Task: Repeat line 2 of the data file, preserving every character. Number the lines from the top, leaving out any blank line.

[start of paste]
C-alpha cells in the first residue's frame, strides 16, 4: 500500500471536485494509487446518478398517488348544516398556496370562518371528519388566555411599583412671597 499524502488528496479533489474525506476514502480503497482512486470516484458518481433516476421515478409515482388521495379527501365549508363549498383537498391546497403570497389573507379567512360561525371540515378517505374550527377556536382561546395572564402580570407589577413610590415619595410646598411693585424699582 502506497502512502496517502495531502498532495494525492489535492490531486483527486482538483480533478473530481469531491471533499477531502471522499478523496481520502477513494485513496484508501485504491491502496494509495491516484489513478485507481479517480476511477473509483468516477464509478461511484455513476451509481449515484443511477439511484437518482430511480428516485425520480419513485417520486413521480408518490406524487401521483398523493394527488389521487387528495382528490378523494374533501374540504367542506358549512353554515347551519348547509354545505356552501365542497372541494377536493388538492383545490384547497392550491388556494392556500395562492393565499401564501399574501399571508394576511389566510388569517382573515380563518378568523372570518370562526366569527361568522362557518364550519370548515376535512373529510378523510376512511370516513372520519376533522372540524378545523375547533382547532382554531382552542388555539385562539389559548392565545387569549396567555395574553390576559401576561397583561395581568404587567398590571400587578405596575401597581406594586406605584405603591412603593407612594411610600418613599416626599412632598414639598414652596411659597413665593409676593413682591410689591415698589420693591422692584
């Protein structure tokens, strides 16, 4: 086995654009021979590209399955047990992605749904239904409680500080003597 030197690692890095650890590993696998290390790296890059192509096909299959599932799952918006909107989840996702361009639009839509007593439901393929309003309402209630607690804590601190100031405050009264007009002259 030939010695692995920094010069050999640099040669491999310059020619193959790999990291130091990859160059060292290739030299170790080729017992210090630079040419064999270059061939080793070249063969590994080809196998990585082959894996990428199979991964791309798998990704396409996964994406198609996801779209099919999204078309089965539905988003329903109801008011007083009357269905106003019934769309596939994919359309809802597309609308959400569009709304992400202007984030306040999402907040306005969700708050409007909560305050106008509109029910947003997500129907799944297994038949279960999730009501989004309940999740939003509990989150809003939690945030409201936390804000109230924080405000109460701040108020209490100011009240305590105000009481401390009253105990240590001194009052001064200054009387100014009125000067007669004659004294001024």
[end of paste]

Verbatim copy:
């Protein structure tokens, strides 16, 4: 086995654009021979590209399955047990992605749904239904409680500080003597 030197690692890095650890590993696998290390790296890059192509096909299959599932799952918006909107989840996702361009639009839509007593439901393929309003309402209630607690804590601190100031405050009264007009002259 030939010695692995920094010069050999640099040669491999310059020619193959790999990291130091990859160059060292290739030299170790080729017992210090630079040419064999270059061939080793070249063969590994080809196998990585082959894996990428199979991964791309798998990704396409996964994406198609996801779209099919999204078309089965539905988003329903109801008011007083009357269905106003019934769309596939994919359309809802597309609308959400569009709304992400202007984030306040999402907040306005969700708050409007909560305050106008509109029910947003997500129907799944297994038949279960999730009501989004309940999740939003509990989150809003939690945030409201936390804000109230924080405000109460701040108020209490100011009240305590105000009481401390009253105990240590001194009052001064200054009387100014009125000067007669004659004294001024």